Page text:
“The inclusion of a requirement of ‘specific performance’ simply makes no sense. The developer and Citibank have still not articulated to us what action they would be requiring the signatories of the agreement to specifically per form. If they are unable to articulate what they are requiring by the “specific performance” then that requirement should be deleted. The City and RDA officials cannot sign an agreement that literally reads that there is a requirement for specific performance of _ _ _ _ _       and then allow the developer or Citibank to fill in the blank afterwards.”

 

 

Sheehan replied:

“… You are right I never wanted to sign a NDA. But I do not think that either the City or Redevelopment Agency can publicly defend not being at the table actively discussing reactivating construction on this project because of a thirty day term difference in a NDA. That simply will not sell in the court of public opinion.

 

“…I understand your point on specific performance. But sense they have left the door open why not provide them with what the public parties see as reasonable regarding specific performance? I am sure you and Marc can craft reasonable language that protects the public parties while taking seriously their concerns.”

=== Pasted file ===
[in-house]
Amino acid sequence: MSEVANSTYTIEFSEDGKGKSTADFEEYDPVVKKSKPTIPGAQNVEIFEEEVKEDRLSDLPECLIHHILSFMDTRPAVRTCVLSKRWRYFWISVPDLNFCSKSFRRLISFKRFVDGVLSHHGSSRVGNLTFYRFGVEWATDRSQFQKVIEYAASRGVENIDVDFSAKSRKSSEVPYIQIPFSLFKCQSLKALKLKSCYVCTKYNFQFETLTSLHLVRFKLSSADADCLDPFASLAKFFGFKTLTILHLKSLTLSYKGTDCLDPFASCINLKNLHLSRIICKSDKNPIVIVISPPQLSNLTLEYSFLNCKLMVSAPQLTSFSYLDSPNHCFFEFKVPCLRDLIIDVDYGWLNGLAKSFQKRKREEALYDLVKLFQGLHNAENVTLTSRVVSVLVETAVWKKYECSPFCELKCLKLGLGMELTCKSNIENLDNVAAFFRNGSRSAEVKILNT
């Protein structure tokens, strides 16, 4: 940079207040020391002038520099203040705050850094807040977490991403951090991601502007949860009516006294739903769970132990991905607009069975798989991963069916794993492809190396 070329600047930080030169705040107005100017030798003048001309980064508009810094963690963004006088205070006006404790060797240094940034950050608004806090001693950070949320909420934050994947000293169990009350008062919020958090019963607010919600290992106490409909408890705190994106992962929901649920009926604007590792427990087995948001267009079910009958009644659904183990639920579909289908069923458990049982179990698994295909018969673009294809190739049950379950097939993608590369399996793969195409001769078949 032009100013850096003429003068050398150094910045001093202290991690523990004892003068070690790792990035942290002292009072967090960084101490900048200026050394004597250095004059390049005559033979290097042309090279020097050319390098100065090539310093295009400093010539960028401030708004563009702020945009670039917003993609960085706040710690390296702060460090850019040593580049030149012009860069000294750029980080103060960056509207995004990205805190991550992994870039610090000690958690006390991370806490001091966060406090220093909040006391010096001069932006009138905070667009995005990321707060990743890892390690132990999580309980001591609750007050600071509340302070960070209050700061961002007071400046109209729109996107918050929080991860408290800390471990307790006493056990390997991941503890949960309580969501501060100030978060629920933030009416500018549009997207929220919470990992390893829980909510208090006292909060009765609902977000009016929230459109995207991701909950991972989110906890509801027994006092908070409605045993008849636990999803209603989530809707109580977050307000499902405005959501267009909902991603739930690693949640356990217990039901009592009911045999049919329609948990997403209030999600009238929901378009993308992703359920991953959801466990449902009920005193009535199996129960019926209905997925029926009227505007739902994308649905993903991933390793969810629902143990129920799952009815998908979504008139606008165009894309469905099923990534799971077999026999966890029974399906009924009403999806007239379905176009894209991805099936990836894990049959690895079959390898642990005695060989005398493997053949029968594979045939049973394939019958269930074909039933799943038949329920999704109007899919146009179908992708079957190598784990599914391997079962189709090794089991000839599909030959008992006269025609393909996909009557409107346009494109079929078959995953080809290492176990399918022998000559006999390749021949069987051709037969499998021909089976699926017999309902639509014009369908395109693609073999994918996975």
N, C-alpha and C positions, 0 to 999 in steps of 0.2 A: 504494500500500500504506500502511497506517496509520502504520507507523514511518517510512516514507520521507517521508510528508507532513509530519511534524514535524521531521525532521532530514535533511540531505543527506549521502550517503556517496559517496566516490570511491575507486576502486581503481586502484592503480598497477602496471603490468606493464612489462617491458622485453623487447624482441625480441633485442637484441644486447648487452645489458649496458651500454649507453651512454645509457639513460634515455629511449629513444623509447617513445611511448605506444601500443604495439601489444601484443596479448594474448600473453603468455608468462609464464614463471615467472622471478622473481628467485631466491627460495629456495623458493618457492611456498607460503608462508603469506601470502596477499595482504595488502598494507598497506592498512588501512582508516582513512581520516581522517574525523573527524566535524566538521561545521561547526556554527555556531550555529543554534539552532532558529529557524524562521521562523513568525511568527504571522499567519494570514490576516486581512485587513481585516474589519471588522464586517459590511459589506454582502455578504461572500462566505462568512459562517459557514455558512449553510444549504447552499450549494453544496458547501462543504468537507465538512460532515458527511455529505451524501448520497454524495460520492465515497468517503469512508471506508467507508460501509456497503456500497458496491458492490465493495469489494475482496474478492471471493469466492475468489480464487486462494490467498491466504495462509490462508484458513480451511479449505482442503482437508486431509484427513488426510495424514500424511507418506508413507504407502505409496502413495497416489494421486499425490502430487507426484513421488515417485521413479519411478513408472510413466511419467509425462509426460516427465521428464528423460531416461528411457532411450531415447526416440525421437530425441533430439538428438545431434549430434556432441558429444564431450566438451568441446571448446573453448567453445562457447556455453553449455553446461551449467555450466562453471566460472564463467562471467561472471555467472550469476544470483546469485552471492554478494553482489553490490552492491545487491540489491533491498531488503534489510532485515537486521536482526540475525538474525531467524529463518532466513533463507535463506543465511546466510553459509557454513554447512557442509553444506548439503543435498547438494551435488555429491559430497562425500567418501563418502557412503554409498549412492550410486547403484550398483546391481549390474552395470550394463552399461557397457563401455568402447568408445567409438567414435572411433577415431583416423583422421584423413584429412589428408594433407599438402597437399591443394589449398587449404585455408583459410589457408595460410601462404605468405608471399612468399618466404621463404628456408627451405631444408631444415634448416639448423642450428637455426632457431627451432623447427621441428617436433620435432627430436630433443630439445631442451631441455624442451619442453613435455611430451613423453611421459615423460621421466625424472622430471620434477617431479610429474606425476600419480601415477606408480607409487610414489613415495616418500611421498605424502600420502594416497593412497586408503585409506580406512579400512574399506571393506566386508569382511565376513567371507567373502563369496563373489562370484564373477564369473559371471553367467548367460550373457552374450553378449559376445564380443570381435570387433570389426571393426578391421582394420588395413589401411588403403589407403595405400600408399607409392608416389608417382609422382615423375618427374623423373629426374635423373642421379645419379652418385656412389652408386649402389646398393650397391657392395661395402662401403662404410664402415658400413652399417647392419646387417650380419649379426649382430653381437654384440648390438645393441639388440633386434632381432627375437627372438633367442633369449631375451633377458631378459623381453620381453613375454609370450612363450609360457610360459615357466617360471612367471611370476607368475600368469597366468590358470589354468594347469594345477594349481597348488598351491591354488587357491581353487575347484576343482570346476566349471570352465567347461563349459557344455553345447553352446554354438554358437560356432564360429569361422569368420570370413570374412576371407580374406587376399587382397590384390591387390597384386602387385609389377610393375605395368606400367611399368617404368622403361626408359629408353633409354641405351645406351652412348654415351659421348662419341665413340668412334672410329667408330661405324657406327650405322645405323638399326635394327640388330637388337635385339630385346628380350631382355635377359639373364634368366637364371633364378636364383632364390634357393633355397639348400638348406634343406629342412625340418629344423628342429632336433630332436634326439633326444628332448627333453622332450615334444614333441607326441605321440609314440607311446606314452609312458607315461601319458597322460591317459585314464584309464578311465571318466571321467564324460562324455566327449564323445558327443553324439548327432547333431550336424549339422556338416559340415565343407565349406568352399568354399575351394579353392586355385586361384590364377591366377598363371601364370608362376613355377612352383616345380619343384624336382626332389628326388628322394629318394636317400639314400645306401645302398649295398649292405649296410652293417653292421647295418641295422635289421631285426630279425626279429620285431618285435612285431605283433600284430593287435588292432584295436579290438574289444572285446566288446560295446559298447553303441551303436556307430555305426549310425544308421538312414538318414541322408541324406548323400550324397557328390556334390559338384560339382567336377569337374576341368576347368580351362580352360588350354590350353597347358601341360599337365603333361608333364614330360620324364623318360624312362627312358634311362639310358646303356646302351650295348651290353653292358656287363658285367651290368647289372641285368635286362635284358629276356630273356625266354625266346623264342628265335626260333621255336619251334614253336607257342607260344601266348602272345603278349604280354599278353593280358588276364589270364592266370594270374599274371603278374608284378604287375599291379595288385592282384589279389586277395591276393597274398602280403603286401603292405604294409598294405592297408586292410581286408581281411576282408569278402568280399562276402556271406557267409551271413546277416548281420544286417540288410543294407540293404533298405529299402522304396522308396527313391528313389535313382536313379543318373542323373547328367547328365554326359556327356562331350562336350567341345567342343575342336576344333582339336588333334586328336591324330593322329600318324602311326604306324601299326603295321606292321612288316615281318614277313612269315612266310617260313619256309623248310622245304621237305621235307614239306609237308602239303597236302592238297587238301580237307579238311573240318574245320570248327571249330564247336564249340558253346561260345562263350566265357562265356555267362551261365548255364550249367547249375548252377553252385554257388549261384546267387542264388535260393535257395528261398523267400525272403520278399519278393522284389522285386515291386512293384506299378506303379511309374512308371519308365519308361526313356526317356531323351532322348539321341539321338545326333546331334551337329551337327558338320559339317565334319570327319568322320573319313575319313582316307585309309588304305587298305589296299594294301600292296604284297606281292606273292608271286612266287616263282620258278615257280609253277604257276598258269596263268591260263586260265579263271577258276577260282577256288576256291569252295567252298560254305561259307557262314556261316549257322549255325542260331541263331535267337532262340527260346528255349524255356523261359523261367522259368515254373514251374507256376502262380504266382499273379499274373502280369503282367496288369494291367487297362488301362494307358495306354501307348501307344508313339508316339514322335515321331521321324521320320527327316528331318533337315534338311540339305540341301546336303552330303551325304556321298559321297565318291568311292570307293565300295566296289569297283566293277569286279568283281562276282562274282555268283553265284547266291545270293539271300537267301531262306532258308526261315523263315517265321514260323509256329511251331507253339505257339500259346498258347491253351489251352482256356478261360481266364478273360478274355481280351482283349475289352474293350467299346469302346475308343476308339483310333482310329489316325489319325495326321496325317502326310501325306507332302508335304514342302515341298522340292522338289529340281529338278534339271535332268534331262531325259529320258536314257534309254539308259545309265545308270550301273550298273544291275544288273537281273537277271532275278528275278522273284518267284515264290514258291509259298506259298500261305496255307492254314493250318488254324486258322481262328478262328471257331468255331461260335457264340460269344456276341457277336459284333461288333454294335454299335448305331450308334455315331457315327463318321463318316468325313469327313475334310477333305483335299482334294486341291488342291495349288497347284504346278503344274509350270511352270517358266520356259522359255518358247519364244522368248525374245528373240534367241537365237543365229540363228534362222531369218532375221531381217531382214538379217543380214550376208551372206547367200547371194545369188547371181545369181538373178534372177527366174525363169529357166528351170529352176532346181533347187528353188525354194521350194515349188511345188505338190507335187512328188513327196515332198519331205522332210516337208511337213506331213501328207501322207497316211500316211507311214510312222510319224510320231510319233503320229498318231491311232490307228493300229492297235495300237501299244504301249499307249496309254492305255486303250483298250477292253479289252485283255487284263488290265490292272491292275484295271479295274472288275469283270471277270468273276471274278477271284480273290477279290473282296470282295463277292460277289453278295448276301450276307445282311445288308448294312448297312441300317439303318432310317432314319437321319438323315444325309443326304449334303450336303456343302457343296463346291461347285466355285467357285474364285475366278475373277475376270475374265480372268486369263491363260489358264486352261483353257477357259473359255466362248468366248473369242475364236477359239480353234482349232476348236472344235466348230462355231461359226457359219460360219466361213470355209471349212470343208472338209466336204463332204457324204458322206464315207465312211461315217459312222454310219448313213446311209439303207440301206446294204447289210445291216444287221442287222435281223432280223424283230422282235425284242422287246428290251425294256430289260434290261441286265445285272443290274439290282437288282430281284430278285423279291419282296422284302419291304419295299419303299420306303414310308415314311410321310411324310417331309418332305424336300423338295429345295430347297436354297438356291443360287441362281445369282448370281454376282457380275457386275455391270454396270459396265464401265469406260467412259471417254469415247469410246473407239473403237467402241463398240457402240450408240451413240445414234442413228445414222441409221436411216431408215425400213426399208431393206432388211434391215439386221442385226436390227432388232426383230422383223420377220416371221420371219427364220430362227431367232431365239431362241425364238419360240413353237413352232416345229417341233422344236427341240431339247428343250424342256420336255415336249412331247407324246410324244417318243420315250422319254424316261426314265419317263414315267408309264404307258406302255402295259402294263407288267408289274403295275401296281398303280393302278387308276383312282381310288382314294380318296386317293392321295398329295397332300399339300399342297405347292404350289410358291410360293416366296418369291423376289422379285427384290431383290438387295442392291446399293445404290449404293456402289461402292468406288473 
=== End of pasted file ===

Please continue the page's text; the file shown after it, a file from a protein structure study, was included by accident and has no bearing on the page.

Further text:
John McClutchy wrote to King, et al:

“See below. The bank has been very clear with me that this is the minimum it is willing to accept. Also, Steve Hall has impressed upon me the need to continue to show progress as the bank is very concerned about leaving the building in its present condition for very much longer. Please have this executed and retumed so that we can begin the process of planning and executing next steps.”

 

 

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On Feb. 27, Sheehan wrote to King, copying Rilling, Grenier and Coppola, about an inspection of Wall Street Place: